By Allison Stadd on July 29, 2013 11:00 AM
Posts Tagged ‘Security’
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The Online Trust Alliance’s 2013 Honor Roll report, a comprehensive audit of the Internet’s most visible companies, has given Twitter the stamp of approval for voluntary best practices, consumer protection and self-regulation.
Read on to see how Twitter came out on top in the OTA audit, and other key takeaways from the report.
Today’s most predictable news: Twitter has finally rolled out two-step authentication.
After another recent round of high-profile hacks, apparently Twitter saw the light. And by “light,” I mean the dead-obvious value of offering users a two-step secure login that’s been available on Google, Facebook, and more platforms for months now.
On the Internet, privacy and security are major concerns, especially as hacking on Twitter is more rampant than ever.
In order to protect your Twitter account from hackers – be they intentionally targeting your account, or including you in a systematic sweep – follow these five tips, below.
There have been reports of users receiving emails from Twitter telling them to change the password on their account. And, while you might rightly be suspicious of any email asking for your password, this time it’s the real deal.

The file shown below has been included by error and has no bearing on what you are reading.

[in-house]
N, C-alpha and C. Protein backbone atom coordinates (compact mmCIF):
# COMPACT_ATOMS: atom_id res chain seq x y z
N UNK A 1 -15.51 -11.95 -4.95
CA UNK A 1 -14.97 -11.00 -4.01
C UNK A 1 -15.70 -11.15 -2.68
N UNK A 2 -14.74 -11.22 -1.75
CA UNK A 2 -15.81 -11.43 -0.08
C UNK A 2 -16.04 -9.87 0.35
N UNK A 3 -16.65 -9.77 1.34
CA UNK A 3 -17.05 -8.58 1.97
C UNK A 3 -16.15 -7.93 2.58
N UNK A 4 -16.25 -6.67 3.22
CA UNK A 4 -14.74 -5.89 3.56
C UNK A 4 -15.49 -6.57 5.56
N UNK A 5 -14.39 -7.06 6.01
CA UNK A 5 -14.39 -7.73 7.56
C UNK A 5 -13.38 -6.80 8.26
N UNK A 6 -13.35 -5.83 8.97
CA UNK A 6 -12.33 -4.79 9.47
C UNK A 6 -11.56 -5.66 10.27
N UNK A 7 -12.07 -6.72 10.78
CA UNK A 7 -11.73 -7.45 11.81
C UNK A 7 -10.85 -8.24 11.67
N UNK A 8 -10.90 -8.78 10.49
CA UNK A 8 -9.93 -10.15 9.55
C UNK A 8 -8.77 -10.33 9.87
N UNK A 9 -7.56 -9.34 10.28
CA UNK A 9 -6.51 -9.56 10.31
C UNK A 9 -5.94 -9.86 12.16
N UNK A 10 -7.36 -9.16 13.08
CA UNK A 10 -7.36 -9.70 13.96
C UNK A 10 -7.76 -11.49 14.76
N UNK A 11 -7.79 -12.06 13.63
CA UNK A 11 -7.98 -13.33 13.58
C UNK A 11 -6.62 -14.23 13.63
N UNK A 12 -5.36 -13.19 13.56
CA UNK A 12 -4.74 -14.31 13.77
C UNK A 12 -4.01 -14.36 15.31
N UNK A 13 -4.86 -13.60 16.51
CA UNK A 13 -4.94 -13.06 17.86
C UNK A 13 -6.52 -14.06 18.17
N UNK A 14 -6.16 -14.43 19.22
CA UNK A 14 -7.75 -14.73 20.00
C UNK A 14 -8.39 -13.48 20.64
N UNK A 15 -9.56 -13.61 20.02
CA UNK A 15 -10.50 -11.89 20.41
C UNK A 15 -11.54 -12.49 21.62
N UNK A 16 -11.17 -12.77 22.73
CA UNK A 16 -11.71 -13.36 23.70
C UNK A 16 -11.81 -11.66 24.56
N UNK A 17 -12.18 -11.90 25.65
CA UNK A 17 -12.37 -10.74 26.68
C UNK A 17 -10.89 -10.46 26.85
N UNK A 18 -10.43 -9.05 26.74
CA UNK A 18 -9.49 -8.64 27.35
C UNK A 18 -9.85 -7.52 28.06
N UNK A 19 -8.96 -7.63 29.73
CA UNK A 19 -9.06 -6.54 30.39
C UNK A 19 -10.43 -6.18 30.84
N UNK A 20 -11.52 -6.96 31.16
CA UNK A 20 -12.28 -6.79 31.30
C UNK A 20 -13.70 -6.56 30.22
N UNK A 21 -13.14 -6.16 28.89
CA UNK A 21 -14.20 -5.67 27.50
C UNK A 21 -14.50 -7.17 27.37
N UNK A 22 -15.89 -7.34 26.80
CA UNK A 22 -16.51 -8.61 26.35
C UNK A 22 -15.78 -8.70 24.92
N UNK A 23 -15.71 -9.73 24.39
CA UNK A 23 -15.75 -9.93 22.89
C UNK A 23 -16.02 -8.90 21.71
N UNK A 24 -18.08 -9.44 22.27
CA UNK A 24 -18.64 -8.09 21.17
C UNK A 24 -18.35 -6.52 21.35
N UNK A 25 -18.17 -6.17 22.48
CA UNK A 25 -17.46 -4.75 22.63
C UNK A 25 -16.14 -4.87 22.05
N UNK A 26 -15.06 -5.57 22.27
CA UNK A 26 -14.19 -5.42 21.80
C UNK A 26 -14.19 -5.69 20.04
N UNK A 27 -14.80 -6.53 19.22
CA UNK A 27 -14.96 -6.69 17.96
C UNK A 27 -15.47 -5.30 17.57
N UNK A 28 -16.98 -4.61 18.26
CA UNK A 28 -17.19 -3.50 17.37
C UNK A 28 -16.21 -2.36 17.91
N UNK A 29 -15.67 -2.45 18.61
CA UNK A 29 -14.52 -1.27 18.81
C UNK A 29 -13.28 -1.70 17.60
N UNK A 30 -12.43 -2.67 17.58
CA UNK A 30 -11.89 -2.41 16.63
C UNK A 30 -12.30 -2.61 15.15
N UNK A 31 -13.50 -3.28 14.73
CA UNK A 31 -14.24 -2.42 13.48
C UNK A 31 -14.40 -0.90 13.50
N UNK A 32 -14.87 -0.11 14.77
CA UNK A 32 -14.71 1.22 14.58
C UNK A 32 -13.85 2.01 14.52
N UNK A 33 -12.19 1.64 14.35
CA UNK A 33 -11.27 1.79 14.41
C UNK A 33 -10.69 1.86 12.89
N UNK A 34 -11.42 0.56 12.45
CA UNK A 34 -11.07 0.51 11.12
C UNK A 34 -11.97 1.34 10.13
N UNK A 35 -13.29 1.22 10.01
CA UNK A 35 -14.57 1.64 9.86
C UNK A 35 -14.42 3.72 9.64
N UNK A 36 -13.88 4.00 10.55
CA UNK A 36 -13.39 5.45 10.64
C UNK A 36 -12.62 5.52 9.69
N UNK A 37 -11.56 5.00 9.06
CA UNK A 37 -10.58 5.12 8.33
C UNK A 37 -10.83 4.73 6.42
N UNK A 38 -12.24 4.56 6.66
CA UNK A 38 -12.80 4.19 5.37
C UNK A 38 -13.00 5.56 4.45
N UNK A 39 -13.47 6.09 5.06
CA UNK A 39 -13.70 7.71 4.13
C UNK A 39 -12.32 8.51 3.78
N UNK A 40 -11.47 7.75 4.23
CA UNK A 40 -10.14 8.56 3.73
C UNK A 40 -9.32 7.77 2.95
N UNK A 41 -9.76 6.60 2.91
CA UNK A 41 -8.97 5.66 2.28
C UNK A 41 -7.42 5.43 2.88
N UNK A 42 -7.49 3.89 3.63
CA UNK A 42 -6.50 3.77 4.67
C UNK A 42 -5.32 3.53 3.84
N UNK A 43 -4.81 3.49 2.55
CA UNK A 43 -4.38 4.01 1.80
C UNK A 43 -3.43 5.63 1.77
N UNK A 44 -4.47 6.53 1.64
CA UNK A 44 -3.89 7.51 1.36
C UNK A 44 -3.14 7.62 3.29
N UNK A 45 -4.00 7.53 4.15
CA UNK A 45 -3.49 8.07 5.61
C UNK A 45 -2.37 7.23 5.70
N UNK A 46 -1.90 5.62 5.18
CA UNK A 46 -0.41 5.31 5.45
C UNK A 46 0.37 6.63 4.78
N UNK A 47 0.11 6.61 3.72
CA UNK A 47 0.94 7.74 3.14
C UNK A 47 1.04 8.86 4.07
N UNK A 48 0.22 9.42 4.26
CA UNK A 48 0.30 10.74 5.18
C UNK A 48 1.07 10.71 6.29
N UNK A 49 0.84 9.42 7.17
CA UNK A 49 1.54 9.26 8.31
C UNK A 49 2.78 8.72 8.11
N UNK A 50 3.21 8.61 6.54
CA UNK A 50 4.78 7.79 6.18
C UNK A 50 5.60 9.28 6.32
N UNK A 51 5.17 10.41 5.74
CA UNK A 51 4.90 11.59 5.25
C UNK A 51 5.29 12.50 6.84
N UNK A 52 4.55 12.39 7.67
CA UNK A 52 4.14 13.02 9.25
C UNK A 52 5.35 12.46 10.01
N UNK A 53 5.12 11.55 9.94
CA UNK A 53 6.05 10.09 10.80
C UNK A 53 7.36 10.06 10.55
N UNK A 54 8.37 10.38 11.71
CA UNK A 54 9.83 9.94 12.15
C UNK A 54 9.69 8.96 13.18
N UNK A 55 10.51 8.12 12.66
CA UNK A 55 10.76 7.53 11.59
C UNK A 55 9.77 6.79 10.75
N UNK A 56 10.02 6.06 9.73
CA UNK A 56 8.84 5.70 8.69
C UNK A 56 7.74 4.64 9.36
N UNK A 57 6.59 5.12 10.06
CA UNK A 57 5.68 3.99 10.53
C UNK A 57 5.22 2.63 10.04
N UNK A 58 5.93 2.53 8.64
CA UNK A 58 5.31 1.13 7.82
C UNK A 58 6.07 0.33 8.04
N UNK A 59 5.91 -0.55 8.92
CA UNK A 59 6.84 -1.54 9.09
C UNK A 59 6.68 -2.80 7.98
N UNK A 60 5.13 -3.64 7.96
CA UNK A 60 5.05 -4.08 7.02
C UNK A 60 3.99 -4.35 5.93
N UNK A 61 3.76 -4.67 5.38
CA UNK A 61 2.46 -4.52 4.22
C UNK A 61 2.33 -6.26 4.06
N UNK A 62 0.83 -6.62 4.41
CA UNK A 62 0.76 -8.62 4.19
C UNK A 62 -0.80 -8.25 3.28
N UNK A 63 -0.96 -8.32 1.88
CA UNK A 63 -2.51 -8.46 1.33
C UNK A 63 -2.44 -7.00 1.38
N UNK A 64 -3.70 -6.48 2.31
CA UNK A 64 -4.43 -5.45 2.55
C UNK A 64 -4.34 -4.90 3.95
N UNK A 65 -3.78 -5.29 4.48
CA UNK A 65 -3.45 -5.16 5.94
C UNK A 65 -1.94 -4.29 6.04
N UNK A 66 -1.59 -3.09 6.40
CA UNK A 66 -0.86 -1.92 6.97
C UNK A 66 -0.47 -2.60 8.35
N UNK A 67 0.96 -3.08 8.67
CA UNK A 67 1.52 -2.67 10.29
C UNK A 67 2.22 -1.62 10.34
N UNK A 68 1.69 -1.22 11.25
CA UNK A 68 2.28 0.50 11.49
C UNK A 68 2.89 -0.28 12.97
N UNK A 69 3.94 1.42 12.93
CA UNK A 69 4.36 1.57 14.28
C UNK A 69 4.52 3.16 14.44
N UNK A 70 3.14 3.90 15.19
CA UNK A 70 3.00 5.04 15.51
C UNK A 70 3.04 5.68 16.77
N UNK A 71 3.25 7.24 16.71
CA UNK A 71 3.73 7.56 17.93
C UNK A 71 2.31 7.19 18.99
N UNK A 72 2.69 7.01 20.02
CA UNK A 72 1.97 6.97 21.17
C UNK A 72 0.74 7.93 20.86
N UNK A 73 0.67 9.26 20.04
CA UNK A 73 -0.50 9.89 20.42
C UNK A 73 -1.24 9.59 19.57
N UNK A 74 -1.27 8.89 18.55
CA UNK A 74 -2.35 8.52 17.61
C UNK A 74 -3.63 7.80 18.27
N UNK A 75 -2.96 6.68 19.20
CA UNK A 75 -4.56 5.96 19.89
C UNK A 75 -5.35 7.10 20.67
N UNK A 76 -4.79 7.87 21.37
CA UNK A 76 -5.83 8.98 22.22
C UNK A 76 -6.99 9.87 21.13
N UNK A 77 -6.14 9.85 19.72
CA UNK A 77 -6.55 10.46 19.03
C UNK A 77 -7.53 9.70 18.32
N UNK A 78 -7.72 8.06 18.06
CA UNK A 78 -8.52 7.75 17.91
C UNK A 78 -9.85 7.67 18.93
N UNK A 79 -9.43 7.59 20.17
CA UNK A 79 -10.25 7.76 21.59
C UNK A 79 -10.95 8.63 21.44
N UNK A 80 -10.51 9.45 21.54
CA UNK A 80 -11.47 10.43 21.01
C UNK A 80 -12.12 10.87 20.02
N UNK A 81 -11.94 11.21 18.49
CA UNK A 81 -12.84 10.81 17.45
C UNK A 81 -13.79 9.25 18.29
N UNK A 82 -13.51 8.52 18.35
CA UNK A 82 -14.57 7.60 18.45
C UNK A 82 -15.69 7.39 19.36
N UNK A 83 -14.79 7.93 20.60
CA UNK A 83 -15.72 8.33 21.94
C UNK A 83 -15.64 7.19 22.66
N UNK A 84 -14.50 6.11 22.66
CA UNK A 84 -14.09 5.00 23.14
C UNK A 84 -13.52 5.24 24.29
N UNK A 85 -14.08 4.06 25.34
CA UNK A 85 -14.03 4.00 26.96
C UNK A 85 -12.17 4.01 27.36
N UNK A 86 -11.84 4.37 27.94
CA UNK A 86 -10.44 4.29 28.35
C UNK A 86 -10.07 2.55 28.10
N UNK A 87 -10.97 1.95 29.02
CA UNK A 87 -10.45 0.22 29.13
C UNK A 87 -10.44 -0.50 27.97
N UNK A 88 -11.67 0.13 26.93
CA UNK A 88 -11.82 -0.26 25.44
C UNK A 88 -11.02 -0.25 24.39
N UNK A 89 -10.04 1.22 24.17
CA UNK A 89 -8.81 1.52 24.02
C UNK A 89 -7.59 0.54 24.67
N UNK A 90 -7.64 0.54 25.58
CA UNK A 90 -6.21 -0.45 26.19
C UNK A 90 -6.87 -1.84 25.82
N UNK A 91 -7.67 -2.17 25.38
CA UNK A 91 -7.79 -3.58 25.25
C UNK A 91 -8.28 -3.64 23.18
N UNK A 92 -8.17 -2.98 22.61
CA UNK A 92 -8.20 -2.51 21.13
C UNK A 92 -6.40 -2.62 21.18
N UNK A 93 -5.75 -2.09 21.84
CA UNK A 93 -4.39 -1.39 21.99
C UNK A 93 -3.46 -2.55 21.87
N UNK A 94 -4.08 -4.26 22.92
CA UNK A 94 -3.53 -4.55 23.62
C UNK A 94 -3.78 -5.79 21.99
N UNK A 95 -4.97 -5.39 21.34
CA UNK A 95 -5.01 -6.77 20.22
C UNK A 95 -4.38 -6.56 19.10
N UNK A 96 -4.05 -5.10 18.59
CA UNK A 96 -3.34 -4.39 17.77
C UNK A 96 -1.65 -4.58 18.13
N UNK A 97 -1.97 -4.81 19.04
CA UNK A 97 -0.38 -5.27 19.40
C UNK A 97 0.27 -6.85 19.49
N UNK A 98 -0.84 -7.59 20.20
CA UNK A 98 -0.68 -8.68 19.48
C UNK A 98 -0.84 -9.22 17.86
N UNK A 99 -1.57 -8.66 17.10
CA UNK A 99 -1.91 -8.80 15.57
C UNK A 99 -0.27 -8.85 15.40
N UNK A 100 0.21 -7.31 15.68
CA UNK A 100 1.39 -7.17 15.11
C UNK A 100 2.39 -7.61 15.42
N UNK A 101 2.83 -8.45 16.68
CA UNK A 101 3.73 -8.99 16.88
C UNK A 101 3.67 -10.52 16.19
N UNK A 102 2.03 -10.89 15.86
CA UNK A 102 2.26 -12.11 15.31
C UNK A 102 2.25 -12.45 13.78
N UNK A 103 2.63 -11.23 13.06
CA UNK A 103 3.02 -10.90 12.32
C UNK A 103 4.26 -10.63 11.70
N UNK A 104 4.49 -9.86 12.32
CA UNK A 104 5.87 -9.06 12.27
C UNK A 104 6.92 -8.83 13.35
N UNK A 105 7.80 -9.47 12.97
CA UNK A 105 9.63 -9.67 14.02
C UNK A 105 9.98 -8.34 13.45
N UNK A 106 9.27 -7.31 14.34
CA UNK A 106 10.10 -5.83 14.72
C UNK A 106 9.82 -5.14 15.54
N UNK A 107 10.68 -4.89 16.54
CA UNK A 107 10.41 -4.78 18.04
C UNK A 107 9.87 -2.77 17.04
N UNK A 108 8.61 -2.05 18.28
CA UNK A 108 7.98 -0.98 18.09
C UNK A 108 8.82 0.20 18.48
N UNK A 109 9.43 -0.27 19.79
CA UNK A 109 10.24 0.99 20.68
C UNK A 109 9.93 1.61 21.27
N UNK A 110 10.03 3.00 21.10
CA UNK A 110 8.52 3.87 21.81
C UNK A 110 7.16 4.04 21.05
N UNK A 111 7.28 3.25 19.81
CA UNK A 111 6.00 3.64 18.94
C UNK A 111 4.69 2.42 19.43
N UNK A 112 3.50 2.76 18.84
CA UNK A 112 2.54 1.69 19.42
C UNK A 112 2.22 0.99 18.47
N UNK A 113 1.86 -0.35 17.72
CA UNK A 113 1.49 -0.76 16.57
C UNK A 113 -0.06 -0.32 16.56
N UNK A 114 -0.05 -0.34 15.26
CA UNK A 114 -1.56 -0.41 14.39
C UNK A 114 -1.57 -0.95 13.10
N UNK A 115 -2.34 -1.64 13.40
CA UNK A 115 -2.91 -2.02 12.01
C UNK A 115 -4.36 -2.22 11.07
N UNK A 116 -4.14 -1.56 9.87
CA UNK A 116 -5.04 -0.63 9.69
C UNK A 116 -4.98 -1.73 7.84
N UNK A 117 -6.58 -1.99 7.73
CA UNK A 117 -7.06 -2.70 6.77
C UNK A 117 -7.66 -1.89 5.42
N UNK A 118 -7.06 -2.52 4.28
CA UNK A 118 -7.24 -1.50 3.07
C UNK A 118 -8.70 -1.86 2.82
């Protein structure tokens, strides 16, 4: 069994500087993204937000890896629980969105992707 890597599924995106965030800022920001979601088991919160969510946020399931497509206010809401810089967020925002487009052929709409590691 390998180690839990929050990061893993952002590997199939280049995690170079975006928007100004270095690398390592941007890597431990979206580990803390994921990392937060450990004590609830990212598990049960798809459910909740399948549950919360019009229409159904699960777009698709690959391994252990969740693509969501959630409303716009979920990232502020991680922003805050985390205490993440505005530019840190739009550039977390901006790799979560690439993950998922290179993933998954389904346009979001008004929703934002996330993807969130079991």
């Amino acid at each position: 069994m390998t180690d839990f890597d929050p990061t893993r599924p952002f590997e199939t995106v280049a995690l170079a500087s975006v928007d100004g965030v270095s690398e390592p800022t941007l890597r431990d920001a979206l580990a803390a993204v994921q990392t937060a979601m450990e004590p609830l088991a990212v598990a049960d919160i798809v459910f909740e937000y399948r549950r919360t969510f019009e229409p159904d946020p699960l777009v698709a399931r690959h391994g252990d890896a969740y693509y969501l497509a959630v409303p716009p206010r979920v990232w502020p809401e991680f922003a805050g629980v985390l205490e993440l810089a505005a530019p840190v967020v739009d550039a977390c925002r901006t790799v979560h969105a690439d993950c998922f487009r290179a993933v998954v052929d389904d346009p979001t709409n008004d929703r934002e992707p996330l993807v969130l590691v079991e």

How safe are you when tweeting or posting a message to Facebook? You might think you’re protecting your privacy by logging out after every session, but, as this infographic shows, there are multiple aspects to keeping yourself safe and secure online.
“Please quit posting pictures of your debit cards, people.”
That’s the pleading bio of the latest novelty Twitter account on the block. But this isn’t your average political satire or celebrity parody – this account retweets common-sense-lacking Twitter users who have posted pictures of their credit or debit cards in an effort to get them to stop.
Twitter had a bit of a hacking scare on Tuesday, as about 55,000 usernames and passwords were leaked on a filesharing website. However, the company has denied that they were actually hacked, claiming that the data was actually mostly spam accounts, unlinked usernames and passwords, or duplicates.
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